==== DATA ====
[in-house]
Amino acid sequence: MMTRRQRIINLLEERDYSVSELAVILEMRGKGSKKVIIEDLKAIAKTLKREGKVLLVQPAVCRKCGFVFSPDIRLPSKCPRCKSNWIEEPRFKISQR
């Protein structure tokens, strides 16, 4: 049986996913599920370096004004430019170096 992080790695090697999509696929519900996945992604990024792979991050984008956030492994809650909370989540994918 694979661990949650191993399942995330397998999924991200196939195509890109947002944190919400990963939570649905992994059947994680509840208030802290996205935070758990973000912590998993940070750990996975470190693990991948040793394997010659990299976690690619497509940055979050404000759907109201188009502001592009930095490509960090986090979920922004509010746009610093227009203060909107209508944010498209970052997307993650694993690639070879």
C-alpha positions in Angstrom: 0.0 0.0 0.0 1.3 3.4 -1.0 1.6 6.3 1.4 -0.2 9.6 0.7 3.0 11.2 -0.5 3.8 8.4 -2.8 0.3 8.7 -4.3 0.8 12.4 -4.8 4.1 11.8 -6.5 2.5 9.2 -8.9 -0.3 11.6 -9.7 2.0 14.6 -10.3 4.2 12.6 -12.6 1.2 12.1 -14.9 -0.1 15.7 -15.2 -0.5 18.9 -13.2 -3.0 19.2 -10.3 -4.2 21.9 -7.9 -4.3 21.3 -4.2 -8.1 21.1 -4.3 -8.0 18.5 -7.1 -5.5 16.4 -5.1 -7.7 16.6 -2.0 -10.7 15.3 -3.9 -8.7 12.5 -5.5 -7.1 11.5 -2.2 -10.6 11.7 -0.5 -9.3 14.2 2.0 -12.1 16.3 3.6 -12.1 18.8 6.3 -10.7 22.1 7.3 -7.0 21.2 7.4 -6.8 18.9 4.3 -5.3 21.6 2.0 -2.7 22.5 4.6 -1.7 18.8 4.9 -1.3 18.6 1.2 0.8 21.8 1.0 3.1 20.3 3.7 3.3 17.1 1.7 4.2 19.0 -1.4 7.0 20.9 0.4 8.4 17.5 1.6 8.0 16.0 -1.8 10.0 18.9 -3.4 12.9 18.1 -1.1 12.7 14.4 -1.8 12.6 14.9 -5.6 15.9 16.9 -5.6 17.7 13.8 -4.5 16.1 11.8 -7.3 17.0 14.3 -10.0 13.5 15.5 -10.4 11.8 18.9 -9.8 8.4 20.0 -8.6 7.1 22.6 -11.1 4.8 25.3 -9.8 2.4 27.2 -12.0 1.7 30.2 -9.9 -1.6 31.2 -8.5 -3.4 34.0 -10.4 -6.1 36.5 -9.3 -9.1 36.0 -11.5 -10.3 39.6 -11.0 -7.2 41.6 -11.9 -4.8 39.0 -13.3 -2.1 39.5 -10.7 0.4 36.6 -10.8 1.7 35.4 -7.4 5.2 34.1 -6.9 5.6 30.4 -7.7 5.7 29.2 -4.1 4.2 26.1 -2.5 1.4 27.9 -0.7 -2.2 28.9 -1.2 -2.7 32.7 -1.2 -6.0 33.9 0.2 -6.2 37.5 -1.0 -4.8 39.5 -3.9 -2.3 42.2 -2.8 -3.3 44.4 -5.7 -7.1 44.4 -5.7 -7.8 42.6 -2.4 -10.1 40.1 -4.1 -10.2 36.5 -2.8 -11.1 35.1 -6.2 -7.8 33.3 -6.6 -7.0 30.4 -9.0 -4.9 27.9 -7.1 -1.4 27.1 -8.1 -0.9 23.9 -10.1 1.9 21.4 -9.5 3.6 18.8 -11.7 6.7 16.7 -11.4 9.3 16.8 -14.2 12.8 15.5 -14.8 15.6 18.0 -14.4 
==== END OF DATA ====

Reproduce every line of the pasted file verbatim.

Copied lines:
[in-house]
Amino acid sequence: MMTRRQRIINLLEERDYSVSELAVILEMRGKGSKKVIIEDLKAIAKTLKREGKVLLVQPAVCRKCGFVFSPDIRLPSKCPRCKSNWIEEPRFKISQR
């Protein structure tokens, strides 16, 4: 049986996913599920370096004004430019170096 992080790695090697999509696929519900996945992604990024792979991050984008956030492994809650909370989540994918 694979661990949650191993399942995330397998999924991200196939195509890109947002944190919400990963939570649905992994059947994680509840208030802290996205935070758990973000912590998993940070750990996975470190693990991948040793394997010659990299976690690619497509940055979050404000759907109201188009502001592009930095490509960090986090979920922004509010746009610093227009203060909107209508944010498209970052997307993650694993690639070879």
C-alpha positions in Angstrom: 0.0 0.0 0.0 1.3 3.4 -1.0 1.6 6.3 1.4 -0.2 9.6 0.7 3.0 11.2 -0.5 3.8 8.4 -2.8 0.3 8.7 -4.3 0.8 12.4 -4.8 4.1 11.8 -6.5 2.5 9.2 -8.9 -0.3 11.6 -9.7 2.0 14.6 -10.3 4.2 12.6 -12.6 1.2 12.1 -14.9 -0.1 15.7 -15.2 -0.5 18.9 -13.2 -3.0 19.2 -10.3 -4.2 21.9 -7.9 -4.3 21.3 -4.2 -8.1 21.1 -4.3 -8.0 18.5 -7.1 -5.5 16.4 -5.1 -7.7 16.6 -2.0 -10.7 15.3 -3.9 -8.7 12.5 -5.5 -7.1 11.5 -2.2 -10.6 11.7 -0.5 -9.3 14.2 2.0 -12.1 16.3 3.6 -12.1 18.8 6.3 -10.7 22.1 7.3 -7.0 21.2 7.4 -6.8 18.9 4.3 -5.3 21.6 2.0 -2.7 22.5 4.6 -1.7 18.8 4.9 -1.3 18.6 1.2 0.8 21.8 1.0 3.1 20.3 3.7 3.3 17.1 1.7 4.2 19.0 -1.4 7.0 20.9 0.4 8.4 17.5 1.6 8.0 16.0 -1.8 10.0 18.9 -3.4 12.9 18.1 -1.1 12.7 14.4 -1.8 12.6 14.9 -5.6 15.9 16.9 -5.6 17.7 13.8 -4.5 16.1 11.8 -7.3 17.0 14.3 -10.0 13.5 15.5 -10.4 11.8 18.9 -9.8 8.4 20.0 -8.6 7.1 22.6 -11.1 4.8 25.3 -9.8 2.4 27.2 -12.0 1.7 30.2 -9.9 -1.6 31.2 -8.5 -3.4 34.0 -10.4 -6.1 36.5 -9.3 -9.1 36.0 -11.5 -10.3 39.6 -11.0 -7.2 41.6 -11.9 -4.8 39.0 -13.3 -2.1 39.5 -10.7 0.4 36.6 -10.8 1.7 35.4 -7.4 5.2 34.1 -6.9 5.6 30.4 -7.7 5.7 29.2 -4.1 4.2 26.1 -2.5 1.4 27.9 -0.7 -2.2 28.9 -1.2 -2.7 32.7 -1.2 -6.0 33.9 0.2 -6.2 37.5 -1.0 -4.8 39.5 -3.9 -2.3 42.2 -2.8 -3.3 44.4 -5.7 -7.1 44.4 -5.7 -7.8 42.6 -2.4 -10.1 40.1 -4.1 -10.2 36.5 -2.8 -11.1 35.1 -6.2 -7.8 33.3 -6.6 -7.0 30.4 -9.0 -4.9 27.9 -7.1 -1.4 27.1 -8.1 -0.9 23.9 -10.1 1.9 21.4 -9.5 3.6 18.8 -11.7 6.7 16.7 -11.4 9.3 16.8 -14.2 12.8 15.5 -14.8 15.6 18.0 -14.4 